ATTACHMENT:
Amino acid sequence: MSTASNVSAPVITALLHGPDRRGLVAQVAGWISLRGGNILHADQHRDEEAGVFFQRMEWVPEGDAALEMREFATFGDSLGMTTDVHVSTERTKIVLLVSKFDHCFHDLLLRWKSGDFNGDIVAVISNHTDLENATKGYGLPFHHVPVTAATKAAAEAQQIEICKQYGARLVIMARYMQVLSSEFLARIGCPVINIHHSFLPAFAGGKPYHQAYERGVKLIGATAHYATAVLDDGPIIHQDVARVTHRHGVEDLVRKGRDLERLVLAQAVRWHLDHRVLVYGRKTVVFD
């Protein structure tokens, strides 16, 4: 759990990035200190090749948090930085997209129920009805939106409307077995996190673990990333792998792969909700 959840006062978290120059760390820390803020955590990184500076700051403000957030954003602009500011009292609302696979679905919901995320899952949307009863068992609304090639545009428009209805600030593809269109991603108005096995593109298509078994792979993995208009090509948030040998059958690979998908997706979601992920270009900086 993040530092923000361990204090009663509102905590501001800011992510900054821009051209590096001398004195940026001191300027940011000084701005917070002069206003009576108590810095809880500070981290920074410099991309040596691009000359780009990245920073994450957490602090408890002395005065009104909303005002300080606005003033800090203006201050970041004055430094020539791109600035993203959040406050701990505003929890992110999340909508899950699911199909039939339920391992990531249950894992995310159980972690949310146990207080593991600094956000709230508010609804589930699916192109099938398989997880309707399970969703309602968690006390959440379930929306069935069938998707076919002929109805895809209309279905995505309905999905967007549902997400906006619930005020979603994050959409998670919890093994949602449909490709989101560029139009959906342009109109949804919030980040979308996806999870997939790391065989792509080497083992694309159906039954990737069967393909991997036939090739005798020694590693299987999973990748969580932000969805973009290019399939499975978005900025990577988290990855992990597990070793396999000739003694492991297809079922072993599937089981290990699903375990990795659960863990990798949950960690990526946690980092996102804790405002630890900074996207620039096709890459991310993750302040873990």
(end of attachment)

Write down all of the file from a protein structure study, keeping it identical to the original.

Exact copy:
Amino acid sequence: MSTASNVSAPVITALLHGPDRRGLVAQVAGWISLRGGNILHADQHRDEEAGVFFQRMEWVPEGDAALEMREFATFGDSLGMTTDVHVSTERTKIVLLVSKFDHCFHDLLLRWKSGDFNGDIVAVISNHTDLENATKGYGLPFHHVPVTAATKAAAEAQQIEICKQYGARLVIMARYMQVLSSEFLARIGCPVINIHHSFLPAFAGGKPYHQAYERGVKLIGATAHYATAVLDDGPIIHQDVARVTHRHGVEDLVRKGRDLERLVLAQAVRWHLDHRVLVYGRKTVVFD
């Protein structure tokens, strides 16, 4: 759990990035200190090749948090930085997209129920009805939106409307077995996190673990990333792998792969909700 959840006062978290120059760390820390803020955590990184500076700051403000957030954003602009500011009292609302696979679905919901995320899952949307009863068992609304090639545009428009209805600030593809269109991603108005096995593109298509078994792979993995208009090509948030040998059958690979998908997706979601992920270009900086 993040530092923000361990204090009663509102905590501001800011992510900054821009051209590096001398004195940026001191300027940011000084701005917070002069206003009576108590810095809880500070981290920074410099991309040596691009000359780009990245920073994450957490602090408890002395005065009104909303005002300080606005003033800090203006201050970041004055430094020539791109600035993203959040406050701990505003929890992110999340909508899950699911199909039939339920391992990531249950894992995310159980972690949310146990207080593991600094956000709230508010609804589930699916192109099938398989997880309707399970969703309602968690006390959440379930929306069935069938998707076919002929109805895809209309279905995505309905999905967007549902997400906006619930005020979603994050959409998670919890093994949602449909490709989101560029139009959906342009109109949804919030980040979308996806999870997939790391065989792509080497083992694309159906039954990737069967393909991997036939090739005798020694590693299987999973990748969580932000969805973009290019399939499975978005900025990577988290990855992990597990070793396999000739003694492991297809079922072993599937089981290990699903375990990795659960863990990798949950960690990526946690980092996102804790405002630890900074996207620039096709890459991310993750302040873990």